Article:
212297 QMRA as a compliment to epidemiologic studies estimating bather risk at recreational beaches

Tuesday, November 10, 2009

Mary E. Schoen, PhD , Office of Research and Development/National Exposure Research Laboratory, US Environmental Protection Agency, Cincinnati, OH
Nicholas J. Ashbolt, PhD , Office of Research and Development/National Exposure Research Laboratory, US Environmental Protection Agency, Cincinnati, OH
The US EPA and WHO have set recreational water quality standards based on epidemiologic studies to protect human health at beaches. These studies have largely been limited to sewage-impacted sites, and resources are unlikely to be available to assess the myriad of other impacted sites. Here we describe how quantitative microbial risk assessment (QMRA) can be used to assess unstudied pathogen sources in a systematic way to describe risk uncertainty. A QMRA was constructed based on a recreational beach primarily impacted by seagull feces, assumed to contribute only Campylobacter and Salmonella. The pathogen dose distribution was derived from the concentration of the fecal indicator in the water column using an uncertain ratio of indicator to pathogen concentrations. The probability of gastrointenteritis was calculated using dose-response relationships from the literature. All uncertain model parameters were represented by probability distributions and sampled in a Monte Carlo analysis, allowing subsequent parameter importance analysis. Based on the high uncertainty of human-infectious pathogens in gull feces, the predicted probability of infection from gulls is of potential concern when the water quality indicator is near the single sample water quality standard (104 enterococci / 100 mL). This pathogen uncertainty is common with many animal sources of fecal contamination; hence, it is important that future research focus on specifying pathogen densities to allow comparison of risk estimates from epidemiologic studies with QMRA, which may ultimately allow risk characterization from unstudied sources of fecal contamination at recreational beaches.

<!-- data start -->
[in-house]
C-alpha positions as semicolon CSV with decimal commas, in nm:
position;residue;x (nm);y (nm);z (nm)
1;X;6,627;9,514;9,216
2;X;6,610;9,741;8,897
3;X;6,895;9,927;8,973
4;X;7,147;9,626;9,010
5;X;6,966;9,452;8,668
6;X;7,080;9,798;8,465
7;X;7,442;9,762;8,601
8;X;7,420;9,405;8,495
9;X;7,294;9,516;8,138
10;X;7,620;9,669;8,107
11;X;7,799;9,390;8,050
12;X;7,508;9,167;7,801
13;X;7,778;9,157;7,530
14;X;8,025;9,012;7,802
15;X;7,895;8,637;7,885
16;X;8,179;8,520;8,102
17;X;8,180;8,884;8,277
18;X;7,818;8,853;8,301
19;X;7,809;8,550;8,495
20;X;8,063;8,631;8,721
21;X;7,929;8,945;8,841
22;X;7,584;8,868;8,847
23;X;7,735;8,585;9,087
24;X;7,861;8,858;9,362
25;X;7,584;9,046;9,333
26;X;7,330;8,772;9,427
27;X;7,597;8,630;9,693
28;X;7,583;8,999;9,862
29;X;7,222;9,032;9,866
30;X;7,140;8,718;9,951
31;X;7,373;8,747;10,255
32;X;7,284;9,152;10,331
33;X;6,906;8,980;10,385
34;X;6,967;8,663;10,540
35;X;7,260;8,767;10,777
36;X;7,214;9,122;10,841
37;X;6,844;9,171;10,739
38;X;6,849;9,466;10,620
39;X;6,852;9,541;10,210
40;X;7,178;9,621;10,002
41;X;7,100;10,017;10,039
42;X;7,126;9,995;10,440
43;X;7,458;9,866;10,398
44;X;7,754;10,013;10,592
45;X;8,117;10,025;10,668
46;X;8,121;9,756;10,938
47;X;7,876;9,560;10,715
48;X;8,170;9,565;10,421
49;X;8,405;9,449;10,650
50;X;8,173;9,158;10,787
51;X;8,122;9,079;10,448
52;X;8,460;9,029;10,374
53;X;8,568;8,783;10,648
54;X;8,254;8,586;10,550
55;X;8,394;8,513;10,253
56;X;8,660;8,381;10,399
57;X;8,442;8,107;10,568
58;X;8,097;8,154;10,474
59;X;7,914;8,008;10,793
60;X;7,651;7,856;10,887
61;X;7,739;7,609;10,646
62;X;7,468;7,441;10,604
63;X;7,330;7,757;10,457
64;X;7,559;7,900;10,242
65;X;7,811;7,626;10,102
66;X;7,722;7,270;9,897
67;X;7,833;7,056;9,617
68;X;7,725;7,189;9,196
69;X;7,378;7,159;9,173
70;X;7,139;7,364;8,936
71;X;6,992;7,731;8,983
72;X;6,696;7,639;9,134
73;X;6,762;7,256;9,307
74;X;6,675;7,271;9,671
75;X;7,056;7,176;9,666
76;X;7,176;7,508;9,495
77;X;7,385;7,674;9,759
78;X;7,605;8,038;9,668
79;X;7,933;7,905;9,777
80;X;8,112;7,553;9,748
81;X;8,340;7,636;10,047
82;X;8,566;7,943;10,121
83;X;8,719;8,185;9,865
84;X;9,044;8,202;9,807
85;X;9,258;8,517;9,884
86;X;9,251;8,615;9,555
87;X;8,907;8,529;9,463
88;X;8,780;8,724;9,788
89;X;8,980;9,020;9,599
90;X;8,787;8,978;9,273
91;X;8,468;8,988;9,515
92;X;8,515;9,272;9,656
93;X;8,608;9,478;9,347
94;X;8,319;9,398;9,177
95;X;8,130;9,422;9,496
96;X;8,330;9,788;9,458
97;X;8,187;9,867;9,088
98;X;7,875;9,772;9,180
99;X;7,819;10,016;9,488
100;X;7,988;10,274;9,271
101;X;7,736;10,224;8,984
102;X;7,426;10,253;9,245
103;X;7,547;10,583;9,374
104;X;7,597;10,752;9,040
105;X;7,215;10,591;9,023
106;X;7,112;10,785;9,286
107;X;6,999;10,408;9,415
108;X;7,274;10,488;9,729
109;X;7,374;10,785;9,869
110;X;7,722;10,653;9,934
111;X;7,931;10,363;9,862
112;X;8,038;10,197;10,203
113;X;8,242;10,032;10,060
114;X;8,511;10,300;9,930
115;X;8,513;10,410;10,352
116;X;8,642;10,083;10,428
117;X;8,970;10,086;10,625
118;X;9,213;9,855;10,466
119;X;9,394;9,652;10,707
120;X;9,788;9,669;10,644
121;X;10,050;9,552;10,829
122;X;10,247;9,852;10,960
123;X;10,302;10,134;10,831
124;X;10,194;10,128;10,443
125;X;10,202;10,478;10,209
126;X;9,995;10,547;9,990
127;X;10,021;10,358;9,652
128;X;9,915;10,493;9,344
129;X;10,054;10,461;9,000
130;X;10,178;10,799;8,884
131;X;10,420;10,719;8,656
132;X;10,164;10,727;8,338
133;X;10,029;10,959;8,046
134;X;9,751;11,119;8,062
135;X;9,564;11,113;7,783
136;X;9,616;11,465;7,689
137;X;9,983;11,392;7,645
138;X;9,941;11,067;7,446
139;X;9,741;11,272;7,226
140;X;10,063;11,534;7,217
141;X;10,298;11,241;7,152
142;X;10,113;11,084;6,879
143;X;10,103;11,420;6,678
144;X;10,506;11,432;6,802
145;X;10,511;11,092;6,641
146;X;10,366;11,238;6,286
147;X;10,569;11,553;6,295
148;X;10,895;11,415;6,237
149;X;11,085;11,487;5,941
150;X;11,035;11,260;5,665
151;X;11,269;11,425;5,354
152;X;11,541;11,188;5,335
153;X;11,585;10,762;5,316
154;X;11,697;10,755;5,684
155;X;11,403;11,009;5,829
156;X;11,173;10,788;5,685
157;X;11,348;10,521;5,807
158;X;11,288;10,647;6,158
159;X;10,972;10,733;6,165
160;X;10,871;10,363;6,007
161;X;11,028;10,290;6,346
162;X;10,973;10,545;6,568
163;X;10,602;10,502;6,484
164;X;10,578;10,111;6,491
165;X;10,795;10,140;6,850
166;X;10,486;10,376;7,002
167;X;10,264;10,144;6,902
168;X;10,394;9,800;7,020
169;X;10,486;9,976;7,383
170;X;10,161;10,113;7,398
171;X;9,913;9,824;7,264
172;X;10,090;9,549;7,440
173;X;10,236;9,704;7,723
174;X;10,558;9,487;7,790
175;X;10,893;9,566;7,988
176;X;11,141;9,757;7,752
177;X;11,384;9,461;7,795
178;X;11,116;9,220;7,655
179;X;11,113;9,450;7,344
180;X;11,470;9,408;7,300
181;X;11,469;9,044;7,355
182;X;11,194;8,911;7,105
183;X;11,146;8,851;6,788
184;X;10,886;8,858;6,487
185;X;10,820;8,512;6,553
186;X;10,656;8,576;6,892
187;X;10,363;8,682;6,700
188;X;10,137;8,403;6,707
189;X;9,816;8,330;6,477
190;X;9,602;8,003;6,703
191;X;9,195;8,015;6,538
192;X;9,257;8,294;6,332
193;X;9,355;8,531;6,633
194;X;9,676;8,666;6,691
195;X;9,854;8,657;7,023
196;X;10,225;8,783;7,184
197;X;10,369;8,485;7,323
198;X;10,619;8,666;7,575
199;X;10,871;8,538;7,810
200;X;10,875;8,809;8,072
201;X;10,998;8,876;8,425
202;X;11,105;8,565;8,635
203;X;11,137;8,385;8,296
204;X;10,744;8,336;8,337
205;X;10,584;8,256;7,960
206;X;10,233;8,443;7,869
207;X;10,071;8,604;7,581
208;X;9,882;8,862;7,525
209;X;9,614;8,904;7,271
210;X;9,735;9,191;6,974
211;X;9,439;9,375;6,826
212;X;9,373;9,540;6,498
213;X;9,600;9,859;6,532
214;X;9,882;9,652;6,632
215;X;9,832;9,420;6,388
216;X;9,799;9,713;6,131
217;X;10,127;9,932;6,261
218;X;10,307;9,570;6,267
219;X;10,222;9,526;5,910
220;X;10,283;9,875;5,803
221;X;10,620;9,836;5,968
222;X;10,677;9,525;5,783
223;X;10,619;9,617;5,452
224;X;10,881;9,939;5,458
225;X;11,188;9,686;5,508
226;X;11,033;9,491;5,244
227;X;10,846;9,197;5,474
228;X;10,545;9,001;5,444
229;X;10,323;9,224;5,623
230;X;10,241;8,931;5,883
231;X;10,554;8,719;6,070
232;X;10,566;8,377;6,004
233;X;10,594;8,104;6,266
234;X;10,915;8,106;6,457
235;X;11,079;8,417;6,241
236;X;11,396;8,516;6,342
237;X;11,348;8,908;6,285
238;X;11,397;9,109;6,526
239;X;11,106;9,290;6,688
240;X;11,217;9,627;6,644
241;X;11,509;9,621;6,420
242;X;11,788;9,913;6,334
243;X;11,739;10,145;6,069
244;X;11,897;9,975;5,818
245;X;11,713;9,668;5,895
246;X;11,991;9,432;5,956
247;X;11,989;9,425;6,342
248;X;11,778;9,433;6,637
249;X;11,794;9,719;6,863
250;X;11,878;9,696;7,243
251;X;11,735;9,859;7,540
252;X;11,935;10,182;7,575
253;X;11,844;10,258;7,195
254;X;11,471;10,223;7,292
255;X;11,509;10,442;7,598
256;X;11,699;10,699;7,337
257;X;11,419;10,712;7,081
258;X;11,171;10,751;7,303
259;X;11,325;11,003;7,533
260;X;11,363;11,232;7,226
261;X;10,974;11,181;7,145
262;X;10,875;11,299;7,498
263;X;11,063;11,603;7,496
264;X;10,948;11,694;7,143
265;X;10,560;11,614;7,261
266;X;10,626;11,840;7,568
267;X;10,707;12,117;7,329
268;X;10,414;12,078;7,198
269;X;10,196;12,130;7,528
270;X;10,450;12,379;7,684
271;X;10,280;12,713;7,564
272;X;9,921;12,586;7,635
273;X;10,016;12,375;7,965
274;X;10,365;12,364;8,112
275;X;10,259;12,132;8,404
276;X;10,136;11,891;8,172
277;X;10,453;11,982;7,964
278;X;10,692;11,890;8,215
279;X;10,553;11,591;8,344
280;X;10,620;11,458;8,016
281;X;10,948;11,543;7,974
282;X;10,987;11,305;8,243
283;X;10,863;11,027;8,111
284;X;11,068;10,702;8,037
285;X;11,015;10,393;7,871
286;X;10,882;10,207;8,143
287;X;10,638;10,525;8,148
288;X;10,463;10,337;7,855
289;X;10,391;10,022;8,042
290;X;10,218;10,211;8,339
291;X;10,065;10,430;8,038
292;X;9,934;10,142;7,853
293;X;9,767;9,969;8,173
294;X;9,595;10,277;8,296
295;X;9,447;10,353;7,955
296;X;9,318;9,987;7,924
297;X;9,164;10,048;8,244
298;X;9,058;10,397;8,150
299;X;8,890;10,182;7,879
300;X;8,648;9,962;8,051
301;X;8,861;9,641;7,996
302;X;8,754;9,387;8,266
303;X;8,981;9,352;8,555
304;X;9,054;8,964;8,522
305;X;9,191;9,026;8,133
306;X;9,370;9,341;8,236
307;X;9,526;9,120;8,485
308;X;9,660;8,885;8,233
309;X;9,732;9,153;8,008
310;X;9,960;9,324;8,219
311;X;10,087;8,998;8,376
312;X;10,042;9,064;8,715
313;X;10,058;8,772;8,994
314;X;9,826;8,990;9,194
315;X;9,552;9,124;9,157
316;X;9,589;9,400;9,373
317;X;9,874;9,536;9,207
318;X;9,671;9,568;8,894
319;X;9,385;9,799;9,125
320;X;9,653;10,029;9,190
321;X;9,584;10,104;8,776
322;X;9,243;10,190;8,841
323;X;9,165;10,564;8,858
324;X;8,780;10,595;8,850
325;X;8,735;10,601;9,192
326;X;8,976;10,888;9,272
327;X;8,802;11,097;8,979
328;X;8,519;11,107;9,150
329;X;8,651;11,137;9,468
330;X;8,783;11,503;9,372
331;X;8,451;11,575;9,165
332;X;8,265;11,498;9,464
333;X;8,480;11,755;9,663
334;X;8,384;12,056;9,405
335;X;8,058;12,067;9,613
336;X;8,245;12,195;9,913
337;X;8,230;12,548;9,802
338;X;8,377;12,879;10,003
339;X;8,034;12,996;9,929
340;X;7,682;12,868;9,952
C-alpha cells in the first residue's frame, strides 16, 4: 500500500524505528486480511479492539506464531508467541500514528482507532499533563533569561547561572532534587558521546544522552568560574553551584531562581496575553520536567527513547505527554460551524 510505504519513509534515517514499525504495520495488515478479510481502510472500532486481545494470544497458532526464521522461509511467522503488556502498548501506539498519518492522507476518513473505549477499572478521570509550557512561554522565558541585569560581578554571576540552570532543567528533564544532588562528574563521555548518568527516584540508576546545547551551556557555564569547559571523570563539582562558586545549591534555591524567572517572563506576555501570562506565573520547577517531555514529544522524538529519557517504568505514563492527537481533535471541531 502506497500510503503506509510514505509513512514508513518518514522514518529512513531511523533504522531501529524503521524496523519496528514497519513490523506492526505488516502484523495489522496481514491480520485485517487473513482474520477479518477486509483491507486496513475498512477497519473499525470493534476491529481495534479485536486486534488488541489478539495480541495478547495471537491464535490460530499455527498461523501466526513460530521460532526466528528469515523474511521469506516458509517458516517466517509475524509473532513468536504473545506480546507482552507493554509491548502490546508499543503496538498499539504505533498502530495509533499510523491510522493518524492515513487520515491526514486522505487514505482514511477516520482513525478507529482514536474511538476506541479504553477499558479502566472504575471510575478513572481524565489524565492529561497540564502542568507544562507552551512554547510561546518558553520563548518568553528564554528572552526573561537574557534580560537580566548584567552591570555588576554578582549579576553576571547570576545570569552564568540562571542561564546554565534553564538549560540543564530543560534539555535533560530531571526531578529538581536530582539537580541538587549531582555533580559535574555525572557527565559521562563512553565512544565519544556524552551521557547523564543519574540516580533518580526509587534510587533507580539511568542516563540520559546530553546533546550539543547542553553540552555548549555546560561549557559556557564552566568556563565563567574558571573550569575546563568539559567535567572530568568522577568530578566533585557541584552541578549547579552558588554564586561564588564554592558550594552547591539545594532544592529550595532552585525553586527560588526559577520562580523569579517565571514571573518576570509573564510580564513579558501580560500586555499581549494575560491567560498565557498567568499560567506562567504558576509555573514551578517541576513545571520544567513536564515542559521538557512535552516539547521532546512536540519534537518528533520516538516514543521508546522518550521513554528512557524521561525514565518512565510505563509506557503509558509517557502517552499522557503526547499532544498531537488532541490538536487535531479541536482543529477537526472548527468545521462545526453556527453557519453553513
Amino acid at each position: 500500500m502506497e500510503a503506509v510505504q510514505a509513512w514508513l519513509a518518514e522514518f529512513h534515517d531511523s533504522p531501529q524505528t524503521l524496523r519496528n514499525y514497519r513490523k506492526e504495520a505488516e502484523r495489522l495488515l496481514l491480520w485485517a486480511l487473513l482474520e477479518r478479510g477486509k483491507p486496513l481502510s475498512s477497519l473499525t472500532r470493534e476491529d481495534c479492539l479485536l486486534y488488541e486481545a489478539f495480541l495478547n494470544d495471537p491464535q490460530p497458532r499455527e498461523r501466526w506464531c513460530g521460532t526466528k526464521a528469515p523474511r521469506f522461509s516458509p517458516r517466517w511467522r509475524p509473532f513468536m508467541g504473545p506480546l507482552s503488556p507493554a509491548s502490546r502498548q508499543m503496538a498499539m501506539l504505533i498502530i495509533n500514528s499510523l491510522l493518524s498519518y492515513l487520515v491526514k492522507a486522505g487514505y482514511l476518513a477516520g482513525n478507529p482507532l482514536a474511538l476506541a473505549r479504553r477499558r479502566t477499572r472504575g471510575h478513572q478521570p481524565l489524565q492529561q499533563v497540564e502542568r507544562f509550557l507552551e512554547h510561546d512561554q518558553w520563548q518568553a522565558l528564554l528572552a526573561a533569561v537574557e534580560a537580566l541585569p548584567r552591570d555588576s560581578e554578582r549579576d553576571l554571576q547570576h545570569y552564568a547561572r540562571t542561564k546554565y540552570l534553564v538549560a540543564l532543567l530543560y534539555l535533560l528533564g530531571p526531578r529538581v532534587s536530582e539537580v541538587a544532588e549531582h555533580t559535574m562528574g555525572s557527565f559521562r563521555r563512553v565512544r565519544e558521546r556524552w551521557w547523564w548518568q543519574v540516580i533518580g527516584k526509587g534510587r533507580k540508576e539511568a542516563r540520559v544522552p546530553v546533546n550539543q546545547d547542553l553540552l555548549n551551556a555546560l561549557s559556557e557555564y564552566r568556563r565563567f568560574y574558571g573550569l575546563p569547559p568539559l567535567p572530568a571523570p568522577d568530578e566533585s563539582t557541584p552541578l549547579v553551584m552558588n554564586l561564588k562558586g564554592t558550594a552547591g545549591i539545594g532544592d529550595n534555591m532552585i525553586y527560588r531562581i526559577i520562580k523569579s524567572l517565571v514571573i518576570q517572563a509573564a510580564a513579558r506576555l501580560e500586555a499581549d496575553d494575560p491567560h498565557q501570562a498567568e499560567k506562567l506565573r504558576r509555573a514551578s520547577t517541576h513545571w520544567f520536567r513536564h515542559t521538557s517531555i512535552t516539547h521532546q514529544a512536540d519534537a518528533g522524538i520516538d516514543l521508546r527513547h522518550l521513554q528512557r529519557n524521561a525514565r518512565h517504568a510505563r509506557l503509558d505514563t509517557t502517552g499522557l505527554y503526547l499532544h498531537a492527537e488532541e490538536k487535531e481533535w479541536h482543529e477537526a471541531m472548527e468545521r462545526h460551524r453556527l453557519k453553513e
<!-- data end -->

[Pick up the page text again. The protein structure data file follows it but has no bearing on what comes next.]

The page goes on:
Learning Objectives:
Define and Demonstrate Quantitative Microbial Risk Assessment for recreational waters Discuss potential pathogen risks to swimmers from unstudied,not well characterized sources of fecal contamination Identify missing pieces of research for QMRA to be useful for protection of public health at recreational beaches

Keywords: Risk Assessment, Water Quality

Presenting author's disclosure statement:

Qualified on the content I am responsible for because: PhD in policy analysis with risk assessment experience post-doc at ORD EPA working under QMRA expert
Any relevant financial relationships? No

I agree to comply with the American Public Health Association Conflict of Interest and Commercial Support Guidelines, and to disclose to the participants any off-label or experimental uses of a commercial product or service discussed in my presentation.